We have some shocking news for you. It seems that you cannot be completely sure in the infusion sets in your possession, after all.
On the 11th of September,2017, there was a statement released by the company Medtronic Plc stating that it will recall certain lots of its MiniMed infusion sets.
This recall is the result of the company receiving multiple reports of insulin over-delivery. This over-delivery occurred shortly after its users changed infusion sets.
In fact, faulty infusion sets appear to be the cause of a number of hypoglycemia cases (which required medical intervention).
There have been no death reports, and yet this issue is still believed to be life-threatening in extreme situations.
The problem here is, Medtronic did not mention how many infusion sets were in the recall. They didn’t release any specific LOT and REF numbers which are affected by the issue at hand.
However, they have asked their consumers to go to this web page.
There, they can type in the LOT and REF numbers of their infusion sets in order to determine which (if any at all), are involved in this recall.
After Medtronic had received reports concerning hypoglycemia after changing infusion sets, they launched an investigation regarding this issue.
They discovered that the faulty infusion sets could end up over-delivering insulin, if any kind of fluid (water, alcohol, insulin) ends up blocking the membrane of the infusion set during the fill-tubing/priming process.
That why Medtronic has discontinued this faulty membrane and instead developed a ‘new and improved’ membrane for their infusion sets. This is in the hopes that all the new products will be defect-free, unlike the previous ones.
If it just so happens that the only infusion sets which you have in your possession happen to be part of this recall, yet you urgently need to use one, at least make sure to follow the list of Key Steps given by Medtronic.
It shows one how to replace the specific infusion set, while making sure it doesn’t over-deliver insulin. The site states that after you fill the reservoir, you must make sure that the insulin vial is held upright when the reservoir is removed from the (blue) transfer guard.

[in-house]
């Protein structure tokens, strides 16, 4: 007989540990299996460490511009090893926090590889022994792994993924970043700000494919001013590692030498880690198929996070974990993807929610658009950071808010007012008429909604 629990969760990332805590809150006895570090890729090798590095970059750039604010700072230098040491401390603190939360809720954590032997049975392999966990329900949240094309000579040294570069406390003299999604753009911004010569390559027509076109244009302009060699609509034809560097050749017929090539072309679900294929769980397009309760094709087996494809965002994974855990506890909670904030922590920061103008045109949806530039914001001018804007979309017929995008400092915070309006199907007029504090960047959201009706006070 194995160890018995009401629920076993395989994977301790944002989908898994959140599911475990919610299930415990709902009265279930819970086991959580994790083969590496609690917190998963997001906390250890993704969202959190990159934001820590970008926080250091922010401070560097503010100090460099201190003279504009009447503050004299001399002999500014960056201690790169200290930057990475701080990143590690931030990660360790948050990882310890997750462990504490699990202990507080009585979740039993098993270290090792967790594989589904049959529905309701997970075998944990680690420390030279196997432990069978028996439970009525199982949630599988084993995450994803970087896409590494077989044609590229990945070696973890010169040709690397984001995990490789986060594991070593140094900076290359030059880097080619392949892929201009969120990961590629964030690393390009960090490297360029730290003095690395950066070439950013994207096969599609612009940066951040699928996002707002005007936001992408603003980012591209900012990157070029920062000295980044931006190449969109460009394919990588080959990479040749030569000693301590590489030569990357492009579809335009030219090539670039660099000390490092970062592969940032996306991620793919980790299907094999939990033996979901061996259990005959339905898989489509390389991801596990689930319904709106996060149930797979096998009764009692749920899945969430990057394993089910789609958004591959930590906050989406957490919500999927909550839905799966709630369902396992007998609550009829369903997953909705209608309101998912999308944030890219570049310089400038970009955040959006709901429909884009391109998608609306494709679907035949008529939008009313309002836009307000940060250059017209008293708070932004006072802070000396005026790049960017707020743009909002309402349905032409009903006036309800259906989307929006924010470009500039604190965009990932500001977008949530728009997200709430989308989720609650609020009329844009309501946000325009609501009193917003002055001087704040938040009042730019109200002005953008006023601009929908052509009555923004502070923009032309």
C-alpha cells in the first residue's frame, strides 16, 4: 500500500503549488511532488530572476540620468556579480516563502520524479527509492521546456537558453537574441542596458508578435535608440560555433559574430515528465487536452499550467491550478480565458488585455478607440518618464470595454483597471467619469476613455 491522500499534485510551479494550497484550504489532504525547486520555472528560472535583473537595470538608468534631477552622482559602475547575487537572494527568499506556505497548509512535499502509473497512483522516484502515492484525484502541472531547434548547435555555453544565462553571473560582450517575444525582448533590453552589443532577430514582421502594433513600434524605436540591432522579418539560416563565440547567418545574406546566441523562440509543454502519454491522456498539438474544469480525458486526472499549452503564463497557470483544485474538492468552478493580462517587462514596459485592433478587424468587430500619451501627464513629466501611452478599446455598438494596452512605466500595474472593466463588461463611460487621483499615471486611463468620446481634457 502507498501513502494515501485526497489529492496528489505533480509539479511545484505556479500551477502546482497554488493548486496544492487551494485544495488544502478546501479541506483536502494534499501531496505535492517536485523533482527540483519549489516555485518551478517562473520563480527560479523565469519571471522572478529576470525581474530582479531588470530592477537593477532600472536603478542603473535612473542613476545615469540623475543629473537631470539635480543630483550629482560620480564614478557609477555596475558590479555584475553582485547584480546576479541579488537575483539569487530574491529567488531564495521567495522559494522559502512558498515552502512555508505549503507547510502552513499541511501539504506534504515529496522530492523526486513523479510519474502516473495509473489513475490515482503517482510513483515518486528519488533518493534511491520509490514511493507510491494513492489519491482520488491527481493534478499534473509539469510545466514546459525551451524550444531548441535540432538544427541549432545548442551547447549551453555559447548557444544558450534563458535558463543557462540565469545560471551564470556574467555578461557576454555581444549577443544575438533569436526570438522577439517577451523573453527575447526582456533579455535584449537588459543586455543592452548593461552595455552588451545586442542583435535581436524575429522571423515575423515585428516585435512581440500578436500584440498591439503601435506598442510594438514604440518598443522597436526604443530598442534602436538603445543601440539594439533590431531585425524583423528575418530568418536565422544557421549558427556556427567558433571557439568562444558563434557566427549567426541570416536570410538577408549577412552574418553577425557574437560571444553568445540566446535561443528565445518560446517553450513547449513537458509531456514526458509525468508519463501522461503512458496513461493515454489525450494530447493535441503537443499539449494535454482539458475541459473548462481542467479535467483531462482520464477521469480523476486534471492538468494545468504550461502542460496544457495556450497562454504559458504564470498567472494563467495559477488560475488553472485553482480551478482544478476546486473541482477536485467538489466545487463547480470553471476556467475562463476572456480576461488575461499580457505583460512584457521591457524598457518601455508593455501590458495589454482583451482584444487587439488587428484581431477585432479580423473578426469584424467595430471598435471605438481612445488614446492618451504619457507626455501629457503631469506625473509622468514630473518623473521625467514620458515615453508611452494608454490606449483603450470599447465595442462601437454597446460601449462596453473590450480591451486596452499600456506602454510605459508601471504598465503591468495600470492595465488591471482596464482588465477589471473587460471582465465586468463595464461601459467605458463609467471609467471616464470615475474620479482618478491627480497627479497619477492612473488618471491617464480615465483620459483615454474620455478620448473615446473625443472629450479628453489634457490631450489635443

What this does is prevent the insulin from getting at the reservoir’s top by accident, which means it might be transferred onto the membrane of the infusion set.
Furthermore, if any liquid is visible inside the tubing connector or the reservoir’s top, you should start over using a new infusion set and reservoir.
These instructions also warn the user not to change their infusion sets before going to bed. After all, you’ll need to be awake in order to monitor your blood sugar an hour after the change of the infusion set.
You would do well by replacing the remainder of your recalled infusion sets as soon as are able. You may send the recalled infusion set to Medtronic within a period of 4 weeks, and have it replaced for you at no cost. One can find the instructions for returning your device here.
If, on the other hand, you have MiniMed infusion sets which do not belong to this recall, be sure to use only those, and return any recalled infusion sets which you may possess for their proper replacement.
It is necessary to contact your doctor if you happen to experience any of the following symptoms:
We hope this information was useful to you, and now you know what to do if you happen to possess any of these recalled infusion sets. Stay healthy, dear readers.